LexisNexis(R) logoAthleticBusiness.com has partnered with LexisNexis to bring you this content.


Copyright 2018 The Palm Beach Newspapers, Inc.
All Rights Reserved

Palm Beach Post (Florida)

 

Vincent Raaijmakers was minutes from being a number in a harrowing cardiac arrest statistic when he stepped off a treadmill at an LA Fitness gym west of Boca Raton on June 11.

Instead, he's an example of how a small machine and a heroic bystander can save a person suffering from a phenomenon that takes the lives of 400,000 people a year.

Raaijmakers grew light-headed after stepping off the treadmill, a warm-up to a workout he did three times a week, when his heart suddenly stopped functioning from an electrical disturbance -- a cardiac arrest. The fit 52-year-old lost consciousness and fell to the ground, cutting his head.

His 15-year-old daughter, Florienne, was not far away but became dizzy at the sight of her father on the ground, blood spilling from his head, turning purple.

That's when Aram Sarkisyan, an off-duty nurse at Delray Medical Center who was working out at the gym, stepped in. He called out for a portable defibrillator, not knowing whether the gym had one. Thankfully, it did.

Sarkisyan shocked Raaijmakers' heart back into function as Raaijmakers drew slow breaths and color returned to his face.

"You might think this is unusual," said Dr. Alan Zelcer, a cardiologist at Delray Medical Center and who later treated Raaijmakers, "but it's not. The reason so many people die from (cardiac arrest) is because they don't have access to one of these devices."

About 400,000 people die each year from out-of-hospital cardiac arrest -- 10 times the number killed by breast cancer, Zelcer said.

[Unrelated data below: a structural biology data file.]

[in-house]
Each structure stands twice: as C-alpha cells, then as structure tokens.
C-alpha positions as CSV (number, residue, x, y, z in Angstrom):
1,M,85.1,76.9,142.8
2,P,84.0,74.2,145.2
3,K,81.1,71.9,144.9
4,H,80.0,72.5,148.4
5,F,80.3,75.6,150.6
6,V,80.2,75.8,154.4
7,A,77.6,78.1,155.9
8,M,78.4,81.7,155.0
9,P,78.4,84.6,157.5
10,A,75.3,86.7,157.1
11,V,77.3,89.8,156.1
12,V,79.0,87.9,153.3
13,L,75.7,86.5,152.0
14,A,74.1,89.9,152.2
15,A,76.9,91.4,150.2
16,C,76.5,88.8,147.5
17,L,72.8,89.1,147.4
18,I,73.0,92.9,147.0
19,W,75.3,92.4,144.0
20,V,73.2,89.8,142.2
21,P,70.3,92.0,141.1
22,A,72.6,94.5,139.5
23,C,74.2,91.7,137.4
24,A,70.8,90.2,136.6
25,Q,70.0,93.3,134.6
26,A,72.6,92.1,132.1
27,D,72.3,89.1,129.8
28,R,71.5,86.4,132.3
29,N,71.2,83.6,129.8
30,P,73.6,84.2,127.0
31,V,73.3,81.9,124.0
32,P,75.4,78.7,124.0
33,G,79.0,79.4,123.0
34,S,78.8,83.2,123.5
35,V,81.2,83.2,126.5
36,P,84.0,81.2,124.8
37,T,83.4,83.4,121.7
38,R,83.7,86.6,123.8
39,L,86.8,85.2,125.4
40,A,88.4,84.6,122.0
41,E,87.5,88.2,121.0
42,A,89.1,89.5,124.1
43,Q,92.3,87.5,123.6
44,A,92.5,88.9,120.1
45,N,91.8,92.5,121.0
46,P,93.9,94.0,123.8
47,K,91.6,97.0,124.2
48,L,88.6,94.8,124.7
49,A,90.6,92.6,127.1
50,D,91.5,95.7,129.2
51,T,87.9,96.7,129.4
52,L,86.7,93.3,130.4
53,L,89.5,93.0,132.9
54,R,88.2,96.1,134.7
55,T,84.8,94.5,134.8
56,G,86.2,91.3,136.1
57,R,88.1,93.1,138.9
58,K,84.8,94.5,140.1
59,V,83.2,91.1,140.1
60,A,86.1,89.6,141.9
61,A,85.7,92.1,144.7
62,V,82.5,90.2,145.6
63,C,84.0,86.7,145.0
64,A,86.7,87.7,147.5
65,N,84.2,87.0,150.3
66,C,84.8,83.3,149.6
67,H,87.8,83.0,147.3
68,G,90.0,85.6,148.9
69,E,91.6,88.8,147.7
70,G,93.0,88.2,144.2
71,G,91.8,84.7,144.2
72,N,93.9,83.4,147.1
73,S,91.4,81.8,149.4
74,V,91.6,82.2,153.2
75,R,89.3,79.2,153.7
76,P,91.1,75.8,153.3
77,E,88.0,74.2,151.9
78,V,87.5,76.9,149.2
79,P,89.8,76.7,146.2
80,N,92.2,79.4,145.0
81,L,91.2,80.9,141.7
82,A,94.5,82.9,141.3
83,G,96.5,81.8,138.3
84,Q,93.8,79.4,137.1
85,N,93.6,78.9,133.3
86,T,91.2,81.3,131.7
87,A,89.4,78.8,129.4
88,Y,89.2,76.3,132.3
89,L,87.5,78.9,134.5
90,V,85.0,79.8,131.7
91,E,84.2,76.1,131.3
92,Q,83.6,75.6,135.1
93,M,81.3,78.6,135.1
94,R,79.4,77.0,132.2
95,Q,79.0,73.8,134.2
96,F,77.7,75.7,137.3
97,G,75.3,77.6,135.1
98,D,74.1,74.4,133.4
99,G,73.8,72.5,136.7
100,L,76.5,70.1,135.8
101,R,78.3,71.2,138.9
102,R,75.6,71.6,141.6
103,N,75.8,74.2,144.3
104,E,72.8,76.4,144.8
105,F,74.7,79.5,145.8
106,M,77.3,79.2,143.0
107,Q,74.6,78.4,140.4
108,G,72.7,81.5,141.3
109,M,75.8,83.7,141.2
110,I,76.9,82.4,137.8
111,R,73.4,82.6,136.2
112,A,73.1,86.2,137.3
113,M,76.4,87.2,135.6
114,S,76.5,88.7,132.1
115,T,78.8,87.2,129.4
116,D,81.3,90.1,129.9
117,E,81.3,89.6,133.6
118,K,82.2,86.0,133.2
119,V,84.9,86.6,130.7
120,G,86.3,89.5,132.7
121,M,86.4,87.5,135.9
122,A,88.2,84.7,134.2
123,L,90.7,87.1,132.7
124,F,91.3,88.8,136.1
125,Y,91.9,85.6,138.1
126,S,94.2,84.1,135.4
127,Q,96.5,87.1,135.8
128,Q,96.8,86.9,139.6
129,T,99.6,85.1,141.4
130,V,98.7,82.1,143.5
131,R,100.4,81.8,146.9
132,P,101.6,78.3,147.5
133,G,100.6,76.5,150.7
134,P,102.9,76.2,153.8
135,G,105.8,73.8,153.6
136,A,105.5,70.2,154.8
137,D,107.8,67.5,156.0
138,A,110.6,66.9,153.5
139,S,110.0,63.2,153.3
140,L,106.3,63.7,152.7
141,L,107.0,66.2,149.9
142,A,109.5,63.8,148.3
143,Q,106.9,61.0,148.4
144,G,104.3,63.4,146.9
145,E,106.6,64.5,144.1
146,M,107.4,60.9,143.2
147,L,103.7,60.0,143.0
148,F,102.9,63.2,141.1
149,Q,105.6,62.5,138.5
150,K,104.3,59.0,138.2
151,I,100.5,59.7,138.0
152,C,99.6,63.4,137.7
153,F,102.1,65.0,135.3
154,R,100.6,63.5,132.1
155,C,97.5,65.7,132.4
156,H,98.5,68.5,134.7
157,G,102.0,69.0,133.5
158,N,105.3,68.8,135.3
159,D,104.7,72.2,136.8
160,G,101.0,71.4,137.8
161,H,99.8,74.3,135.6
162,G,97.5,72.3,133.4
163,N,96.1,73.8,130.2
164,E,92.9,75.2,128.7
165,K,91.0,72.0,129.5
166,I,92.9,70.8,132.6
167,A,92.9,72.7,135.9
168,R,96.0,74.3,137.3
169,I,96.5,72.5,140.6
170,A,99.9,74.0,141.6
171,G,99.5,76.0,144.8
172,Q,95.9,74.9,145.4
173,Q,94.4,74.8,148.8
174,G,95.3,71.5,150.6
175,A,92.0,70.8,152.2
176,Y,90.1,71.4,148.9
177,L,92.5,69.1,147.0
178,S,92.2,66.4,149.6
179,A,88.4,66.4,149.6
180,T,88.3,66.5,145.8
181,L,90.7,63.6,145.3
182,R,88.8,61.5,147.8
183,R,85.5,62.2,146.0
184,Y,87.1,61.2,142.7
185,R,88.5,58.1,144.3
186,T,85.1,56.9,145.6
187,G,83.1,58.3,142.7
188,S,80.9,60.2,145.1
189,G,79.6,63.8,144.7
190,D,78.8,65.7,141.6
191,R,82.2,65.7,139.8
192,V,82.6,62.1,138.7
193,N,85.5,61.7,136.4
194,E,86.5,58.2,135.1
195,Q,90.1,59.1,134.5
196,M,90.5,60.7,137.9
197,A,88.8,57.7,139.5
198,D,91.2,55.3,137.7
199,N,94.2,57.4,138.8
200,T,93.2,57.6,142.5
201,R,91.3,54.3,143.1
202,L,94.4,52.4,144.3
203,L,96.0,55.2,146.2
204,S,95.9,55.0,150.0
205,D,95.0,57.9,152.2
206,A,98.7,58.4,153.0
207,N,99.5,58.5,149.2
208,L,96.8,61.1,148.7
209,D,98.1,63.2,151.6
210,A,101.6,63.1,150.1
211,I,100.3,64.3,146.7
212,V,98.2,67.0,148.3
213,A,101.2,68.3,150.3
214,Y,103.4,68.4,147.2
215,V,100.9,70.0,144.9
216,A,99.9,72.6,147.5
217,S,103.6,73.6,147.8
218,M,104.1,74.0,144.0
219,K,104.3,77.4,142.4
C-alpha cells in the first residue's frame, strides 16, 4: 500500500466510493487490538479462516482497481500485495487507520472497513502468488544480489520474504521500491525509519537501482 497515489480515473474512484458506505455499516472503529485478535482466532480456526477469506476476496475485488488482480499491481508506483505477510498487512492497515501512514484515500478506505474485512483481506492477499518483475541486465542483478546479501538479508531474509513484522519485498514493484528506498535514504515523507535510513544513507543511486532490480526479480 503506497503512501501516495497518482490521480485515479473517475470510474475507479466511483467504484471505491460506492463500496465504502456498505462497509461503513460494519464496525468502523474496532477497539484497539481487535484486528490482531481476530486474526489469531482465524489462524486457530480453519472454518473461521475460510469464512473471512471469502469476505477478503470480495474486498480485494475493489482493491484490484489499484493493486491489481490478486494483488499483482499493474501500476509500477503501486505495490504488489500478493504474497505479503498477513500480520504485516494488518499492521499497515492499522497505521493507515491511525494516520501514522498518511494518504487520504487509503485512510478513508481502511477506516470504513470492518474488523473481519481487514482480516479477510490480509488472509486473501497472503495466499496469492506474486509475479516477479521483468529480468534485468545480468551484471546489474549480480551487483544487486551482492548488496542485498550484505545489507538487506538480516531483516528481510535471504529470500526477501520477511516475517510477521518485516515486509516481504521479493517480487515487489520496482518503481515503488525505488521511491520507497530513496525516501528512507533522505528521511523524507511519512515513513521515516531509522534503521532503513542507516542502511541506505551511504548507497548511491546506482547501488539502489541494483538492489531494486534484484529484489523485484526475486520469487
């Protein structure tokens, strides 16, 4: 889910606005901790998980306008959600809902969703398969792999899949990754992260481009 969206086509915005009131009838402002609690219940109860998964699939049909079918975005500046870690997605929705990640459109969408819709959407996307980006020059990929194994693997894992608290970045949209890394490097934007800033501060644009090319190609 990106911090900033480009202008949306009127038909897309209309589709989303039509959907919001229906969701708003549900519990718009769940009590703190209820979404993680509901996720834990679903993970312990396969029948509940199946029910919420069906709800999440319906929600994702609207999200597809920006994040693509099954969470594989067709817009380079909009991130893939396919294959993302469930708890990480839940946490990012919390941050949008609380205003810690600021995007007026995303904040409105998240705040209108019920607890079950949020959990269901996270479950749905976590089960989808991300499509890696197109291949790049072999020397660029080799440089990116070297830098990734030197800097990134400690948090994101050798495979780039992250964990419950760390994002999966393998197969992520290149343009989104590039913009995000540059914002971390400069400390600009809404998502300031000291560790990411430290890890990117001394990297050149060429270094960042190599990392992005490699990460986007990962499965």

Zelcer, who reunited with Sarkisyan and Raaijmakers at the hospital Thursday, pointed to the gym's portable defibrillator, which costs between $1,000 and $1,200.

Every gym, fitness studio and other high-energy facility should have one on hand, Zelcer said. "These people can be saved."

It takes first responders 10 minutes on average to respond to an emergency call. Cardiac arrest kills much quicker.

"If it was not for you," Raaijmakers said to Sarkisyan, "my kids would not have a father."

Raaijmakers and his daughter, the youngest of three, thanked the nurse, giving him a bottle of Champagne and a gift card. They were grateful for the quick and "heroic" action he took that day.

"I'm so thankful for the way things passed that day," Florienne said.

But anyone, "even a sixth-grader," can use a portable defibrillator to save a life, Zelcer said.

The machine vocally prompts users with the steps to administer a shock that can restore heartbeat.

"You just follow instructions and you're able to bring someone back," Zelcer said.

Raaijmakers was rushed to Delray Medical Center where he had open-heart surgery to repair a coronary valve defect. He spent two weeks in the intensive care unit, where his children delivered Father's Day gifts and counted their blessings to still have their dad.

"Now you're fixed," Florienne said to her father, patting him on the shoulder. He'll lead a healthy life, Zelcer said.

Sarkisyan, also a regular at the LA Fitness gym, modestly accepted the praise and gifts from his impromptu patient.

"I feel blessed that I was able to help you," he told Raaijmakers. "I think it was the right place at the right time, and I thank God for that."

lramadan@pbpost.com Twitter: @luluramadan

Read More of Today's AB Headlines

Subscribe to Our Daily E-Newsletter

 
Nurse Aram Sarkisyan (left) and Vincent Raaijmakers hug as his wife, Elisabeth Van Der Heijden, smiles at their reunion Thursday at the Delray Beach Medical Center. Greg Lovett / The Palm Beach Post
 
June 30, 2018
 
 
 

 

Copyright © 2018 LexisNexis, a division of Reed Elsevier Inc. All Rights Reserved.
Terms and Conditions Privacy Policy